You can read more about Mennofolk on their website and connect on Facebook.
You can watch the documentary, "That Kind of Mennonite" on Youtube.
I have been involved with Mennofolk Manitoba for nearly 10 years, exhibiting as an artist for the first time in 2010. Since then, I have been a part of the planning comittee three times - in 2014 (left) , 2017 (center), and 2018 (right). My involvement was primarily as a graphic designer, working on poster, tshirt, and merchandise design.
I am also responsible for the only Mennofolk logo that has consistently been used.

Mennofolk 2014: Work of our hands.

In some respects, my work on this poster is what began to convince me I stood a chance of making a living doing multimedia design work professionally. To this day, people still tell me how much they enjoyed this piece.
This graphic was created using an illustration by then fellow Mennofolk committee member Clare Schellenberg. The hands you see are actually highly saturated images of Clare's hand posed into the same position as her illustrated hands. The final piece is thus a powerful combination of physical hands appearing to create an illustrated object. It really worked.
The final poster was plastered around town! The first time a piece by myself was distributed so widely.
This Mennofolk event took place a few months after the inauguration of Donald Trump, and the general sense going into the selection process for the name was that Fear was a theme in need of addressing.
In western culture, Godzilla holds a reputation of a generic threat or superlative descriptor of a large monster, but the original character was actually created as an allegory for the threat of the cold war and the terrifying prospect of potential nuclear fallout - a massive monster mutated by radioactive waste appearing without warning to tear apart civilization.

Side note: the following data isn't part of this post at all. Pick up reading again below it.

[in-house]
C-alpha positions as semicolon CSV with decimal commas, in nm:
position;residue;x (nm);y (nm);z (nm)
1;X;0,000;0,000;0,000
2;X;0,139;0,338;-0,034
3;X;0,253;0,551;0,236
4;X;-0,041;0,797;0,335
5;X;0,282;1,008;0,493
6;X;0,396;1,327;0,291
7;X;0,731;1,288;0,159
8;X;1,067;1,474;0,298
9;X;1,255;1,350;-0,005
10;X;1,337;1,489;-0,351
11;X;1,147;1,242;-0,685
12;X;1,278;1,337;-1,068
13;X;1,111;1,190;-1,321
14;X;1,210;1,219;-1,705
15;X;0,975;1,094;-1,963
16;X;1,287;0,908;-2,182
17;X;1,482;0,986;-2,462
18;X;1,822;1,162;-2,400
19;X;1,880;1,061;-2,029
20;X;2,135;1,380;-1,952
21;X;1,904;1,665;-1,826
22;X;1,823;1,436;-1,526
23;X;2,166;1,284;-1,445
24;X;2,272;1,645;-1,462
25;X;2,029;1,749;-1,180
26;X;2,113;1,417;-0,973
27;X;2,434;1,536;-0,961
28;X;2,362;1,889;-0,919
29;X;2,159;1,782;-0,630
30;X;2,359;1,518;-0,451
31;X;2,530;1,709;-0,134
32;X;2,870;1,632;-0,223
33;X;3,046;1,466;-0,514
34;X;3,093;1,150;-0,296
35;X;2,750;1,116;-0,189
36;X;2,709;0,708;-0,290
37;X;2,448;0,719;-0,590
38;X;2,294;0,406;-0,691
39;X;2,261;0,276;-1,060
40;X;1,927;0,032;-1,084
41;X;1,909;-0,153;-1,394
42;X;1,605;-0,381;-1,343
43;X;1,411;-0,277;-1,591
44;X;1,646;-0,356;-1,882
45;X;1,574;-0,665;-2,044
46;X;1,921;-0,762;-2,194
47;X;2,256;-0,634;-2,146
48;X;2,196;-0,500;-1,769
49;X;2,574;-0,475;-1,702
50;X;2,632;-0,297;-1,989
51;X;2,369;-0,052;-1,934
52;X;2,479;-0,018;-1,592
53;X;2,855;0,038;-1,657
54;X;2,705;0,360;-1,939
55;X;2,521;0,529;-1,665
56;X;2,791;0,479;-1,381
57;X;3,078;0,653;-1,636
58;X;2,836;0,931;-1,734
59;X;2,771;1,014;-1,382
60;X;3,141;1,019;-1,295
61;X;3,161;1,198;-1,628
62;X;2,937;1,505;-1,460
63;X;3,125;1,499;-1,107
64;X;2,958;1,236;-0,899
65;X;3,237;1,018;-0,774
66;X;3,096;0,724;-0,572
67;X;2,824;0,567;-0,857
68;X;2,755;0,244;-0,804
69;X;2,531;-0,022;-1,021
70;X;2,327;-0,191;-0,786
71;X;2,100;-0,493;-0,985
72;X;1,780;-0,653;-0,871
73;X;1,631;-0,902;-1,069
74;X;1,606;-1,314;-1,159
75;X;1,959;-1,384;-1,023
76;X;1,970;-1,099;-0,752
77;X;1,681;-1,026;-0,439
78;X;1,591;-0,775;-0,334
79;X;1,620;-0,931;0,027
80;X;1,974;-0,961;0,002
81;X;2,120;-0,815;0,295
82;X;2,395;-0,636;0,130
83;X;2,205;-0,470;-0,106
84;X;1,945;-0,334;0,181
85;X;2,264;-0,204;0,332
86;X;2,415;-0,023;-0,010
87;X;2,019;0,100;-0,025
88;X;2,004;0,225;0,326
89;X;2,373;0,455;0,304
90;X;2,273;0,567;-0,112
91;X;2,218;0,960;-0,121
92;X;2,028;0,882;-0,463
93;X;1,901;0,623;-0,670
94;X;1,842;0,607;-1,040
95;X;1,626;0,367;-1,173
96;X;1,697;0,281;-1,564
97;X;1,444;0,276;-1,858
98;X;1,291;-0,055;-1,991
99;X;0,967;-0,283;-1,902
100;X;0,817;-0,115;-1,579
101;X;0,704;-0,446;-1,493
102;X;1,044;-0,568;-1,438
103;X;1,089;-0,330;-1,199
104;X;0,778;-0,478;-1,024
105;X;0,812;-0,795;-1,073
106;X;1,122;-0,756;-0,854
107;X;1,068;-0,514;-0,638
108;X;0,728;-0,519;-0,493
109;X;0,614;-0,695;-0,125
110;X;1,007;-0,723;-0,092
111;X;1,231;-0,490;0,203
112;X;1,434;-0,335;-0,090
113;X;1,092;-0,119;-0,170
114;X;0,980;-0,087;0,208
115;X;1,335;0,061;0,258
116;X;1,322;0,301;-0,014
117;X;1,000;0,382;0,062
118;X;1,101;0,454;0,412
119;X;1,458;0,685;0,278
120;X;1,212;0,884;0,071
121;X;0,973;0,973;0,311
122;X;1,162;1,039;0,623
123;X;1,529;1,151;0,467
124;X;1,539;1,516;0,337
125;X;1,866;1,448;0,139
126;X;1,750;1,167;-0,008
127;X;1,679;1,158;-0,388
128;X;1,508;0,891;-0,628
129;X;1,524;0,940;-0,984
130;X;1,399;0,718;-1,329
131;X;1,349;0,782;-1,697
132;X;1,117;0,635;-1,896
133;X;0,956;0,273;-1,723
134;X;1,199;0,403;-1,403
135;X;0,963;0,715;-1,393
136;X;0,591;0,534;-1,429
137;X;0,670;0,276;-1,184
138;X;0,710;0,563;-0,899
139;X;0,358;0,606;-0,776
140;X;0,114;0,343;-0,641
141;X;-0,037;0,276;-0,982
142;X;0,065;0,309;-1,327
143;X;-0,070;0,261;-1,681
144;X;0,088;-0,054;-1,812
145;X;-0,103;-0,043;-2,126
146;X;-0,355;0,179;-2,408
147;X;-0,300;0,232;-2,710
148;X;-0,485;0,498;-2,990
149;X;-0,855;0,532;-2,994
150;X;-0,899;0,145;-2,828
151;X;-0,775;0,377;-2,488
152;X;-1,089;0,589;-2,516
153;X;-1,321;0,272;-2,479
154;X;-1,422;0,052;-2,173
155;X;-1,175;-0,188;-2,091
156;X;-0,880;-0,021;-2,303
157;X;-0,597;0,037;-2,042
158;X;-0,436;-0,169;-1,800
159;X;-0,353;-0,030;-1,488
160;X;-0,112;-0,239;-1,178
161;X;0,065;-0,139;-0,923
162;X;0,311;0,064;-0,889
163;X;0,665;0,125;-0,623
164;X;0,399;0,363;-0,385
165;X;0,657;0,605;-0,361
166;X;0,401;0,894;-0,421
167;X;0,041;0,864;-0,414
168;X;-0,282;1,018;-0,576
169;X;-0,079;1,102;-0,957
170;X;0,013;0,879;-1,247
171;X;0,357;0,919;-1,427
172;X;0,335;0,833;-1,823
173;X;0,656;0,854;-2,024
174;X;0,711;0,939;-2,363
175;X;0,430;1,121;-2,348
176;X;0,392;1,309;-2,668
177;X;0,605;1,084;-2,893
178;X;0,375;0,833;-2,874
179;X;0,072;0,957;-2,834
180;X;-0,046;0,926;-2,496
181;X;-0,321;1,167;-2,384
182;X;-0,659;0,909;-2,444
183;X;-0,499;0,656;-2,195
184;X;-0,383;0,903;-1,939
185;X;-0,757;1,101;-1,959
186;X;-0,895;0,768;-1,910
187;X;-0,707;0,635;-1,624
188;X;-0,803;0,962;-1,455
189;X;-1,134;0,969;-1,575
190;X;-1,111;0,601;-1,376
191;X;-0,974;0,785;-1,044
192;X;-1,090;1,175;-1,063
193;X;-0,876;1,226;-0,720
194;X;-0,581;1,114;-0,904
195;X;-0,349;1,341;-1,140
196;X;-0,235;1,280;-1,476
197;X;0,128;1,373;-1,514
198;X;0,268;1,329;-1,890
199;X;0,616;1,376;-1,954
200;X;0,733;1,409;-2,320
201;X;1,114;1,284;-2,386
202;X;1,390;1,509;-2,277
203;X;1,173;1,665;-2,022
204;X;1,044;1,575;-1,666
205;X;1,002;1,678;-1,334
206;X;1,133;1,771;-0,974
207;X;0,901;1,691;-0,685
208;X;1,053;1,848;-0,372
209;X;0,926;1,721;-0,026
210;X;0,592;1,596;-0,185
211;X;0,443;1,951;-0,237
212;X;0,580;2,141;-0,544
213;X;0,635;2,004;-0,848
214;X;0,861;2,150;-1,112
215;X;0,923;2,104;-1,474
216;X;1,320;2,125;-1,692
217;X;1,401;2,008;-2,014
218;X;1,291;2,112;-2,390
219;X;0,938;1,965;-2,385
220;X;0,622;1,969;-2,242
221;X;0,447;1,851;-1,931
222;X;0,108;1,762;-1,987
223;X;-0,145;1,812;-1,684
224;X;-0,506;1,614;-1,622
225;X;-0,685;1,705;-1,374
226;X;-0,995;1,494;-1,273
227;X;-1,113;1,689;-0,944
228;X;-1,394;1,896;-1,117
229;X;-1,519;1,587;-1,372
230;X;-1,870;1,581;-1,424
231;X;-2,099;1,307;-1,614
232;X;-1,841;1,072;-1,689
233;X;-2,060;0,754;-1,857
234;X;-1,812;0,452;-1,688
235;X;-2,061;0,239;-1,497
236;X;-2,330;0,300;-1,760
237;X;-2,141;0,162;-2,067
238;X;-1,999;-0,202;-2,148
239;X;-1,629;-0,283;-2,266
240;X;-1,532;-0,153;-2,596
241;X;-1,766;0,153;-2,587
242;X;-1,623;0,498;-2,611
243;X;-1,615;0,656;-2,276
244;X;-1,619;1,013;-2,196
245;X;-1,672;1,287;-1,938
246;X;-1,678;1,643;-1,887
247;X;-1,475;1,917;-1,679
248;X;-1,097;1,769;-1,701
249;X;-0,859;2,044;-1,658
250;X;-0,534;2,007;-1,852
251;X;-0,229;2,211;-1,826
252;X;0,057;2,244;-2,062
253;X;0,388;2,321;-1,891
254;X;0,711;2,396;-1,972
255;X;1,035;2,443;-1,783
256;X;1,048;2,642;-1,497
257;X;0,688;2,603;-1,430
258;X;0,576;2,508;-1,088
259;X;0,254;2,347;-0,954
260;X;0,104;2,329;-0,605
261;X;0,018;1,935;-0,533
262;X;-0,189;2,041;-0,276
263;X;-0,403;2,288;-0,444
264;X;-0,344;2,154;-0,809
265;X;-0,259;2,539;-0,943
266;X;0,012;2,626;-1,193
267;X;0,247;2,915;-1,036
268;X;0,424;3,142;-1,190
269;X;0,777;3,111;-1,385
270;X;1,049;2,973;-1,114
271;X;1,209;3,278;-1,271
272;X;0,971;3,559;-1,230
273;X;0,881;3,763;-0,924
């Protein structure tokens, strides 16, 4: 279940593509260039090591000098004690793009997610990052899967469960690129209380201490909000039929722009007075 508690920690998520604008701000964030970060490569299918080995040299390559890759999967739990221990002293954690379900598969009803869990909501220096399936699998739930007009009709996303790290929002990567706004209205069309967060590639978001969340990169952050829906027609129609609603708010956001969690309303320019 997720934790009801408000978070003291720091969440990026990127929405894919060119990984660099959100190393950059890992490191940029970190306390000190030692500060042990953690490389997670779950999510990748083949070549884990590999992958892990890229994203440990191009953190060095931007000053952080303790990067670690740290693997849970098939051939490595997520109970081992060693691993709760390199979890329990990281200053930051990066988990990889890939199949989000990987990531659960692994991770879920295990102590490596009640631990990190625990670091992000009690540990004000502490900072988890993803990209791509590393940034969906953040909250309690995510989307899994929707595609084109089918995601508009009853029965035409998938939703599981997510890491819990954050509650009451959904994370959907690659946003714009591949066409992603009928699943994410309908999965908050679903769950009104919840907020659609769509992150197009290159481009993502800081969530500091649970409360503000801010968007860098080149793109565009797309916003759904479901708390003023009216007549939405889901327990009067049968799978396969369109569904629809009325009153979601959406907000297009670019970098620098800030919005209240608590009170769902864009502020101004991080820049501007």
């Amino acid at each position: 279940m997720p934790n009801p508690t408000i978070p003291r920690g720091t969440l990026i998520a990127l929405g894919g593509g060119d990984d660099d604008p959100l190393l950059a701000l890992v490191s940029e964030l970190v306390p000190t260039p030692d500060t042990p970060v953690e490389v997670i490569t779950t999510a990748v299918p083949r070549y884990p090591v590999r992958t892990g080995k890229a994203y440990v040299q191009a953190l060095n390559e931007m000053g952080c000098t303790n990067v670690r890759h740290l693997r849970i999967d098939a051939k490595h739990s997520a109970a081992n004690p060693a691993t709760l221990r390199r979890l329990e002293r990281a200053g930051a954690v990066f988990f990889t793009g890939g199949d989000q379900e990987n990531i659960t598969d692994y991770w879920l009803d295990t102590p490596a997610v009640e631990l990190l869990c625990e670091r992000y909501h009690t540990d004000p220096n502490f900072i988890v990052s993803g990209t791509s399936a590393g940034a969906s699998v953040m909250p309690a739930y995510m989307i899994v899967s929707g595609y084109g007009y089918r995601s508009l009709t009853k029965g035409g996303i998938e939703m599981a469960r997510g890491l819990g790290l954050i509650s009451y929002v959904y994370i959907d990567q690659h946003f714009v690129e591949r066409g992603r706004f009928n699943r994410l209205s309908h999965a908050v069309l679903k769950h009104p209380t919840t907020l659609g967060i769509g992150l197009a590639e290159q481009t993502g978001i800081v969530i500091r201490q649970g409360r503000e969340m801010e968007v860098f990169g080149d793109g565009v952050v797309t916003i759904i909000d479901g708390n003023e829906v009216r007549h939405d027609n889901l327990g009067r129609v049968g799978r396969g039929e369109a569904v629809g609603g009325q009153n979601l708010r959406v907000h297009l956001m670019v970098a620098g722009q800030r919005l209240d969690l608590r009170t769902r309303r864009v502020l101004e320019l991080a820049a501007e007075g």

The ideas was that the threat of fear is so hard to name today in exact terms, and thus even godzilla is nervous.
Visually, I also wanted to invoke some of the art style from Brad Bird's film "The Iron Giant."
Of course, you have to have buttons.
This occasion marked the 20th anniversary of Mennofolk, and the idea this year was to communicate the notion of putting the trend of having yearly themes on hold and just partying for partying's sake.
This image of revellers setting out a table in the middle of an intersection really happened - it wasn't photoshopped, though many people thought that it was.
The whole image had to be choreographed and executed with a certain degree of precision and timing to get it to the point where there was enough time between green lights to set it up completely.
Some of the merchandise we created.
"That Kind of Mennonite" Mini-Doc
This year also saw the release of a documentary that I shot and produced with the committee. "That Kind of Mennonite" talks to five past artists and committee members for stories of Mennofolk in Manitoba from the past 20 years - discussing its origins, how it has shaped and been shaped by artists, and where the ongoing question of what it means to be Mennonite and to make art is heading.
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